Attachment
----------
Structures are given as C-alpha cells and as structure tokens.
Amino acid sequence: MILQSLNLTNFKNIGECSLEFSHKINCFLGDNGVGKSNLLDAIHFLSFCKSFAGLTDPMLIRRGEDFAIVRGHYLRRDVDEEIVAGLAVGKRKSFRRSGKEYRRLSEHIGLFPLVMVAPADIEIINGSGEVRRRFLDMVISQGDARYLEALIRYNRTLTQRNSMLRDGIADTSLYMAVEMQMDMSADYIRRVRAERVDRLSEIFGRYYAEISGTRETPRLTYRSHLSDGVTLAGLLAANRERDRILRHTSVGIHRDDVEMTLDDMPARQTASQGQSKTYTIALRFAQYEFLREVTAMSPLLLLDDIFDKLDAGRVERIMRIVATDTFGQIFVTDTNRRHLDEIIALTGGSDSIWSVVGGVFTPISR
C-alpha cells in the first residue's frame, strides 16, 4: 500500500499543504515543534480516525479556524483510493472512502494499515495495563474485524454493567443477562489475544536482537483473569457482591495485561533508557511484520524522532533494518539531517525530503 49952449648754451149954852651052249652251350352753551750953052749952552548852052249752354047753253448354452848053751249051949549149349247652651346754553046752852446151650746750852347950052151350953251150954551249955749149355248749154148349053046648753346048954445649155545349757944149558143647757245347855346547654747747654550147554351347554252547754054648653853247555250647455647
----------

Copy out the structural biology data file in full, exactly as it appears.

Structures are given as C-alpha cells and as structure tokens.
Amino acid sequence: MILQSLNLTNFKNIGECSLEFSHKINCFLGDNGVGKSNLLDAIHFLSFCKSFAGLTDPMLIRRGEDFAIVRGHYLRRDVDEEIVAGLAVGKRKSFRRSGKEYRRLSEHIGLFPLVMVAPADIEIINGSGEVRRRFLDMVISQGDARYLEALIRYNRTLTQRNSMLRDGIADTSLYMAVEMQMDMSADYIRRVRAERVDRLSEIFGRYYAEISGTRETPRLTYRSHLSDGVTLAGLLAANRERDRILRHTSVGIHRDDVEMTLDDMPARQTASQGQSKTYTIALRFAQYEFLREVTAMSPLLLLDDIFDKLDAGRVERIMRIVATDTFGQIFVTDTNRRHLDEIIALTGGSDSIWSVVGGVFTPISR
C-alpha cells in the first residue's frame, strides 16, 4: 500500500499543504515543534480516525479556524483510493472512502494499515495495563474485524454493567443477562489475544536482537483473569457482591495485561533508557511484520524522532533494518539531517525530503 49952449648754451149954852651052249652251350352753551750953052749952552548852052249752354047753253448354452848053751249051949549149349247652651346754553046752852446151650746750852347950052151350953251150954551249955749149355248749154148349053046648753346048954445649155545349757944149558143647757245347855346547654747747654550147554351347554252547754054648653853247555250647455647